Residents of Githunguri constituency are up in arms protesting the poor road network, which has been in a poor state for years.
The roads become impassable for motorists, pedestrians and boda boda operators when it rains.
“It is worse when it rains and our motorcycles break down from time to time and we spend a lot money repairing them,” said Sospeter Muriithi, a boda boda operator.
Mr Muriithi added that at times, they are forced to overcharge customers to mitigate repair charges.
"A short distance that normally takes you 15 minutes ends up consuming 45 minutes when it rains," said Muriithi.
His sentiments were echoed by Daniel Mwangi, a matatu driver on the Githunguri-Uplands road, which links the constituency with the Nairobi-Nakuru highway.
"This is not a road but a true shamba for which we have been promised tarmac for a very long time," said Mr Mwangi.
He said his passengers keep on complaining about the many potholes that make the matatu wobble from side to side.
The economy of the constituency is agricultural-driven. It also hosts the third largest milk production plant in the country, Githunguri Dairy Co-operative Society.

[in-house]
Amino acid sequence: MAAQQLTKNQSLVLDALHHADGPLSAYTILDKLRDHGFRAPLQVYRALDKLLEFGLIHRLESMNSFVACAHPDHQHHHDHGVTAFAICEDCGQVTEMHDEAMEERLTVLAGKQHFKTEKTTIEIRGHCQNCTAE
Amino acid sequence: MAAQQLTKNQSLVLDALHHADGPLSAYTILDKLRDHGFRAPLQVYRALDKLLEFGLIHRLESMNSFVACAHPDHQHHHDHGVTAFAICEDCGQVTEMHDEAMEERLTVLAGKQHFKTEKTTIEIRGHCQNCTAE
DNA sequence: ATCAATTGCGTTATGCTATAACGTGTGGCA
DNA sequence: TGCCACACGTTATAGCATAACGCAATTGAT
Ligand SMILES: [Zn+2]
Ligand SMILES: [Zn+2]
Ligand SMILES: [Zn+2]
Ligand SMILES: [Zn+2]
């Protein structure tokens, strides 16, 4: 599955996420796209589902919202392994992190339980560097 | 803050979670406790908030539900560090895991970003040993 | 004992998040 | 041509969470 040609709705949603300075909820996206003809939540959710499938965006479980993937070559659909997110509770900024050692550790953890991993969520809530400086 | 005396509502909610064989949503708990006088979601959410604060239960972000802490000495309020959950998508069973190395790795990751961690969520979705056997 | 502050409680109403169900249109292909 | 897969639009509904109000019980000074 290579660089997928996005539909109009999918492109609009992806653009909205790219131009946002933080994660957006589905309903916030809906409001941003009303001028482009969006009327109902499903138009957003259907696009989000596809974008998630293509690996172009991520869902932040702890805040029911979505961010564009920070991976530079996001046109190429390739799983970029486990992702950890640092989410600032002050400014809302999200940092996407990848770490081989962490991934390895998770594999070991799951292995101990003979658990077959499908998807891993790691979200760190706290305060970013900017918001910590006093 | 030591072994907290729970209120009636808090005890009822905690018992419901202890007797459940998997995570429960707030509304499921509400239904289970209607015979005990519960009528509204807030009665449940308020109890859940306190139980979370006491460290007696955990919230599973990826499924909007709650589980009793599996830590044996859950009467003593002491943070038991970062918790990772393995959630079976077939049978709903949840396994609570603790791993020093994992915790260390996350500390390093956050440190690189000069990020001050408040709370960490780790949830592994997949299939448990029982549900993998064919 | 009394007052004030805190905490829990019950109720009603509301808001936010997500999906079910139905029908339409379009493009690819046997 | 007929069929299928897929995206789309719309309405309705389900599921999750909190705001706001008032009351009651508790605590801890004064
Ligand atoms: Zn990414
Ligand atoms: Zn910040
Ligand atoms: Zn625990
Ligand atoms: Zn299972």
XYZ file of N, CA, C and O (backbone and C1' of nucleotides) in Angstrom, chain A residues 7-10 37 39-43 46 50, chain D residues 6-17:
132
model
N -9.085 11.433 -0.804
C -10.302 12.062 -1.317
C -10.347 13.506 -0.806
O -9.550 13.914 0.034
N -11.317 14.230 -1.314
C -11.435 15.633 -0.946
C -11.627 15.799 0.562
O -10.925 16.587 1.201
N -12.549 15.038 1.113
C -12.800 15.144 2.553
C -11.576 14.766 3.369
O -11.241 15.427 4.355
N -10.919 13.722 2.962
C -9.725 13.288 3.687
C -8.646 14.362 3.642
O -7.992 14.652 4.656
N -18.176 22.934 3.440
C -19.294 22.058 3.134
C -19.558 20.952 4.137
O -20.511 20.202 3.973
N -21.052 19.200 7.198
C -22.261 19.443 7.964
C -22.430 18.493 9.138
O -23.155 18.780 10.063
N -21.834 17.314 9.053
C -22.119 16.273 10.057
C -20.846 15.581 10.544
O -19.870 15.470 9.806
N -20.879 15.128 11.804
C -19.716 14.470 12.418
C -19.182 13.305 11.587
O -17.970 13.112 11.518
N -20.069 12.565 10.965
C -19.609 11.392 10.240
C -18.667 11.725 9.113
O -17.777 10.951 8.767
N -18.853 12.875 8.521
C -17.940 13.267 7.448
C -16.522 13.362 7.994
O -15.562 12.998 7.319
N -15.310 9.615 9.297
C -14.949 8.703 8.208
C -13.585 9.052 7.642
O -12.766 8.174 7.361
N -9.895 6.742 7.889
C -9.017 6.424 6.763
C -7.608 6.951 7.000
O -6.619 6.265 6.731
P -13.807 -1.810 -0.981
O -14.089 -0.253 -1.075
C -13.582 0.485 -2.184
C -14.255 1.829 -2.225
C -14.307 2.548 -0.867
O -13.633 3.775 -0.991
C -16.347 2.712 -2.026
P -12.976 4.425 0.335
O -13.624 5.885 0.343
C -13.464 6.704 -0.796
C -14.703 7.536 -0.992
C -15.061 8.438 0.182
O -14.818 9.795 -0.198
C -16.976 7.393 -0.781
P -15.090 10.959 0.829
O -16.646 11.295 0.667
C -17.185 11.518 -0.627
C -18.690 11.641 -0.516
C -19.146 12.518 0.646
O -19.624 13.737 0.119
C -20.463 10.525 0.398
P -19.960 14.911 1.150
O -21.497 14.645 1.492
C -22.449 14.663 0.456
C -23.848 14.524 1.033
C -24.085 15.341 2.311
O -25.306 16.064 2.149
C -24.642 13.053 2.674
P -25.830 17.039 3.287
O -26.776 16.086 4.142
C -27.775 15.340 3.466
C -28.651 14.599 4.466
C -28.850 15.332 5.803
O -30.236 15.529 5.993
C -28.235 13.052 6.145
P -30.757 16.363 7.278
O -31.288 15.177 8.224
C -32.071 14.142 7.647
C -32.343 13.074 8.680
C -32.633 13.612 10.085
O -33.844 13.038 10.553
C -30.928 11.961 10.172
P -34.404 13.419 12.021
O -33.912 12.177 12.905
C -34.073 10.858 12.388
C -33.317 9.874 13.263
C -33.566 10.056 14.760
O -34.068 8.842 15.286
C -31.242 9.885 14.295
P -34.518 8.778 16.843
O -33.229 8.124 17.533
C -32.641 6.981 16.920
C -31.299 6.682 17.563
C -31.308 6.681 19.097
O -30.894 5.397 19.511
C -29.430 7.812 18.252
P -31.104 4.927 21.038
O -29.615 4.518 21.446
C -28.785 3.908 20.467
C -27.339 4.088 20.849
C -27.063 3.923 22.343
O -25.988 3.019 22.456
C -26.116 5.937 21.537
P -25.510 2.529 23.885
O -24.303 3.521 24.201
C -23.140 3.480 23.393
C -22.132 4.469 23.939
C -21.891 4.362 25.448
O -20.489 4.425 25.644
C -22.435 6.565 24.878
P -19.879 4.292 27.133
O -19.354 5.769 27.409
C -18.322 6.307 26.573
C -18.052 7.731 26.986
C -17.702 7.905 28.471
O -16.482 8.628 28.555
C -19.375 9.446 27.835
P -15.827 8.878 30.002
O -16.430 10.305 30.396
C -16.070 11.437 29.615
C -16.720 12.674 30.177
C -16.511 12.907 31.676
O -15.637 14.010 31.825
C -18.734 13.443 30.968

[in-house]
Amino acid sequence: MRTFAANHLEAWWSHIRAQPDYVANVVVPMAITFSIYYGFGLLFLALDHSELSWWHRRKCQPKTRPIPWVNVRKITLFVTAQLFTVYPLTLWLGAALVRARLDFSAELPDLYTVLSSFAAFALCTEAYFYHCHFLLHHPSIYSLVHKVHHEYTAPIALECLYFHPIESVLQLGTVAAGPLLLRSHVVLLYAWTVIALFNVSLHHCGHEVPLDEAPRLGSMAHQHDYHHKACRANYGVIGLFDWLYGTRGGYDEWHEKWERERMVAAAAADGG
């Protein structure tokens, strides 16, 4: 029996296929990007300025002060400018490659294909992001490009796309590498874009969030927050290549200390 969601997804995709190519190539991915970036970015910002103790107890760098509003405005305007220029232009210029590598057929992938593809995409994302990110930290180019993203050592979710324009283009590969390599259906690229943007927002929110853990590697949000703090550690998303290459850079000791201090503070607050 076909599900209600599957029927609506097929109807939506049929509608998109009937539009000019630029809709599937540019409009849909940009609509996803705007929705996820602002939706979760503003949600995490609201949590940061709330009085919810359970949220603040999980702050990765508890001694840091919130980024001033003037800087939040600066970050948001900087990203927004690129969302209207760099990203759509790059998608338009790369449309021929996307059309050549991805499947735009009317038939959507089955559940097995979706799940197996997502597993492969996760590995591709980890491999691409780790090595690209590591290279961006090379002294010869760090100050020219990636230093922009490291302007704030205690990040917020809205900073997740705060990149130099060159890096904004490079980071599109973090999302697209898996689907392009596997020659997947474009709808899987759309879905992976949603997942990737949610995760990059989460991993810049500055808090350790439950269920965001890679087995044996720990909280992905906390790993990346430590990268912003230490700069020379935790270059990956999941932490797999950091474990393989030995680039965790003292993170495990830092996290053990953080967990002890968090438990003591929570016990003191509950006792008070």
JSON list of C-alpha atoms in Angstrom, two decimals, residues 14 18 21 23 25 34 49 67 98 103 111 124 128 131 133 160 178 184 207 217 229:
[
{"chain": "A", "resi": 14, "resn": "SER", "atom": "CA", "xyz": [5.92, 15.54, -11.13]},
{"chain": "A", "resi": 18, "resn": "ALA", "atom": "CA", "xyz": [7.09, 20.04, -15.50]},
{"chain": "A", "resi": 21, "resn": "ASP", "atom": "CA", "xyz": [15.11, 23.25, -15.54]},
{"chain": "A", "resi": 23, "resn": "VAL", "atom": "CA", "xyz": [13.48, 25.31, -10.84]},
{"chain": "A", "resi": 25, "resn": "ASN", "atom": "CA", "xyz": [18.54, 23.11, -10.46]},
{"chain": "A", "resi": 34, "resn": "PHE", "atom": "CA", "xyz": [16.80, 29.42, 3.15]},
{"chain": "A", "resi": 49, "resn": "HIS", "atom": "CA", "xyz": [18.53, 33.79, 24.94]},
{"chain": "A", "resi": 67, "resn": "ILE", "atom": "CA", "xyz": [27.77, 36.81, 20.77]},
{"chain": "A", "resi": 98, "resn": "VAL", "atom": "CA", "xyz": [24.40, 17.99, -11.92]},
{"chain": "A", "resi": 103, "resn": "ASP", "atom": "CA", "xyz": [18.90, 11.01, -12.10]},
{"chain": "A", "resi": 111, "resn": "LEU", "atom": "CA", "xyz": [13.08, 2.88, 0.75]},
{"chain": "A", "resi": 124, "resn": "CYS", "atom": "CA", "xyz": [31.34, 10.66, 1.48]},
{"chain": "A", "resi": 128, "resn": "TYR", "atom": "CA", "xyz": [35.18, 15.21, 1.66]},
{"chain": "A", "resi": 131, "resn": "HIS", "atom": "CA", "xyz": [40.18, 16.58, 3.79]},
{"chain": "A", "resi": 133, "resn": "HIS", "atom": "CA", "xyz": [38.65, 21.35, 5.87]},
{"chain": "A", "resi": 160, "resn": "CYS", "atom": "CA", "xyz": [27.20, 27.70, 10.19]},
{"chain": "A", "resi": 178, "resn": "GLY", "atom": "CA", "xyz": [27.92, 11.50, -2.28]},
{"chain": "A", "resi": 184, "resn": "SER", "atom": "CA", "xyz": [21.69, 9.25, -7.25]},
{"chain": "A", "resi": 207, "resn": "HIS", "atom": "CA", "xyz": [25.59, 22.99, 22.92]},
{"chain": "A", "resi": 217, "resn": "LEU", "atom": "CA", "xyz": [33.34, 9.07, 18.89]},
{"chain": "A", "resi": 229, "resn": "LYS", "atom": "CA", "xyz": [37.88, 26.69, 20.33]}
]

"We have tea, coffee, milk, kale and cabbage, which have a ready market in Nairobi. But due to the bad roads, we end up getting poor returns, as much of the money ends up in transport,” said Esther Wanjiru, a farmer from Kiambaa.
Kabete MP Ferdinand Waititu, in the company of Ngewa MCA Karungo wa Thang'wa, on Sunday told residents to look for Governor William Kabogo and have him fix the roads. He was speaking at the Holy Rosary Church.
The county government has, however, launched an initiative to rehabilitate roads within Githunguri town.
Recently, when he toured Lari constituency, Deputy President William Ruto said the plands-Githunguri-Kwamaiko-Ruiru road was to be tarmacked by the Government.